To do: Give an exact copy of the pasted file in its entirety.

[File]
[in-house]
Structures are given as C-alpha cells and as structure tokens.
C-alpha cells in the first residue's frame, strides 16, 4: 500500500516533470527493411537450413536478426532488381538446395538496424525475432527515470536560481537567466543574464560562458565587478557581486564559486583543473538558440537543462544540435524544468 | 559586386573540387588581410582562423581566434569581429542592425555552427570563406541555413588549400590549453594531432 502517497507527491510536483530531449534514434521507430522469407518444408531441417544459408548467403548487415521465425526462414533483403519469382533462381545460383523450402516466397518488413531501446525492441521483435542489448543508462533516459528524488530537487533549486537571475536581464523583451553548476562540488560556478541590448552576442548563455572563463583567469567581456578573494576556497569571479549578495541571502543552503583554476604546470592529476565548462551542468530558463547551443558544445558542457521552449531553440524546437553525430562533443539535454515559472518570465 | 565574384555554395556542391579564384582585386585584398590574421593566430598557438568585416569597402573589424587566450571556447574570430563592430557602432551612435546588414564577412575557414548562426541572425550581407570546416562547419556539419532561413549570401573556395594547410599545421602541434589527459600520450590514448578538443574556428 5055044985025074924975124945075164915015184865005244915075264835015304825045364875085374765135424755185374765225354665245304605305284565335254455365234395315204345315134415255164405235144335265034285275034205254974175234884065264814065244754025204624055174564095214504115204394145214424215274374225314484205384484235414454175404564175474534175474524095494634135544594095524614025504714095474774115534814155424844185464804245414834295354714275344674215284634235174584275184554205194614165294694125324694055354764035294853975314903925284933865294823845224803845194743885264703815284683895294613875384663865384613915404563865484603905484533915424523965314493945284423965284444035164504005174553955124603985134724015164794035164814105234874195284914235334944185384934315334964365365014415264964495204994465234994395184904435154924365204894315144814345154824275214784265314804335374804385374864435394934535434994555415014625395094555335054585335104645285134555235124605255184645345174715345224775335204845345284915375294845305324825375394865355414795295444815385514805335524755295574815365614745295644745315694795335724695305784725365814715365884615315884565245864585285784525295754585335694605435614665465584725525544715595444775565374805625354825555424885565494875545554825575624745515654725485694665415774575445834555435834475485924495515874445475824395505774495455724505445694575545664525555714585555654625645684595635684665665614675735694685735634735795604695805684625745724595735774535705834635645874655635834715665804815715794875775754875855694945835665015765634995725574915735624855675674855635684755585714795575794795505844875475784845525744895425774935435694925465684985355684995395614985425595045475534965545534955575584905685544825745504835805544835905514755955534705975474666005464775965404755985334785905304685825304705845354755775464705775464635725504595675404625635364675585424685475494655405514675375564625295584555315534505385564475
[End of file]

[in-house]
Structures are given as C-alpha cells and as structure tokens.
C-alpha cells in the first residue's frame, strides 16, 4: 500500500516533470527493411537450413536478426532488381538446395538496424525475432527515470536560481537567466543574464560562458565587478557581486564559486583543473538558440537543462544540435524544468 | 559586386573540387588581410582562423581566434569581429542592425555552427570563406541555413588549400590549453594531432 502517497507527491510536483530531449534514434521507430522469407518444408531441417544459408548467403548487415521465425526462414533483403519469382533462381545460383523450402516466397518488413531501446525492441521483435542489448543508462533516459528524488530537487533549486537571475536581464523583451553548476562540488560556478541590448552576442548563455572563463583567469567581456578573494576556497569571479549578495541571502543552503583554476604546470592529476565548462551542468530558463547551443558544445558542457521552449531553440524546437553525430562533443539535454515559472518570465 | 565574384555554395556542391579564384582585386585584398590574421593566430598557438568585416569597402573589424587566450571556447574570430563592430557602432551612435546588414564577412575557414548562426541572425550581407570546416562547419556539419532561413549570401573556395594547410599545421602541434589527459600520450590514448578538443574556428 5055044985025074924975124945075164915015184865005244915075264835015304825045364875085374765135424755185374765225354665245304605305284565335254455365234395315204345315134415255164405235144335265034285275034205254974175234884065264814065244754025204624055174564095214504115204394145214424215274374225314484205384484235414454175404564175474534175474524095494634135544594095524614025504714095474774115534814155424844185464804245414834295354714275344674215284634235174584275184554205194614165294694125324694055354764035294853975314903925284933865294823845224803845194743885264703815284683895294613875384663865384613915404563865484603905484533915424523965314493945284423965284444035164504005174553955124603985134724015164794035164814105234874195284914235334944185384934315334964365365014415264964495204994465234994395184904435154924365204894315144814345154824275214784265314804335374804385374864435394934535434994555415014625395094555335054585335104645285134555235124605255184645345174715345224775335204845345284915375294845305324825375394865355414795295444815385514805335524755295574815365614745295644745315694795335724695305784725365814715365884615315884565245864585285784525295754585335694605435614665465584725525544715595444775565374805625354825555424885565494875545554825575624745515654725485694665415774575445834555435834475485924495515874445475824395505774495455724505445694575545664525555714585555654625645684595635684665665614675735694685735634735795604695805684625745724595735774535705834635645874655635834715665804815715794875775754875855694945835665015765634995725574915735624855675674855635684755585714795575794795505844875475784845525744895425774935435694925465684985355684995395614985425595045475534965545534955575584905685544825745504835805544835905514755955534705975474666005464775965404755985334785905304685825304705845354755775464705775464635725504595675404625635364675585424685475494655405514675375564625295584555315534505385564475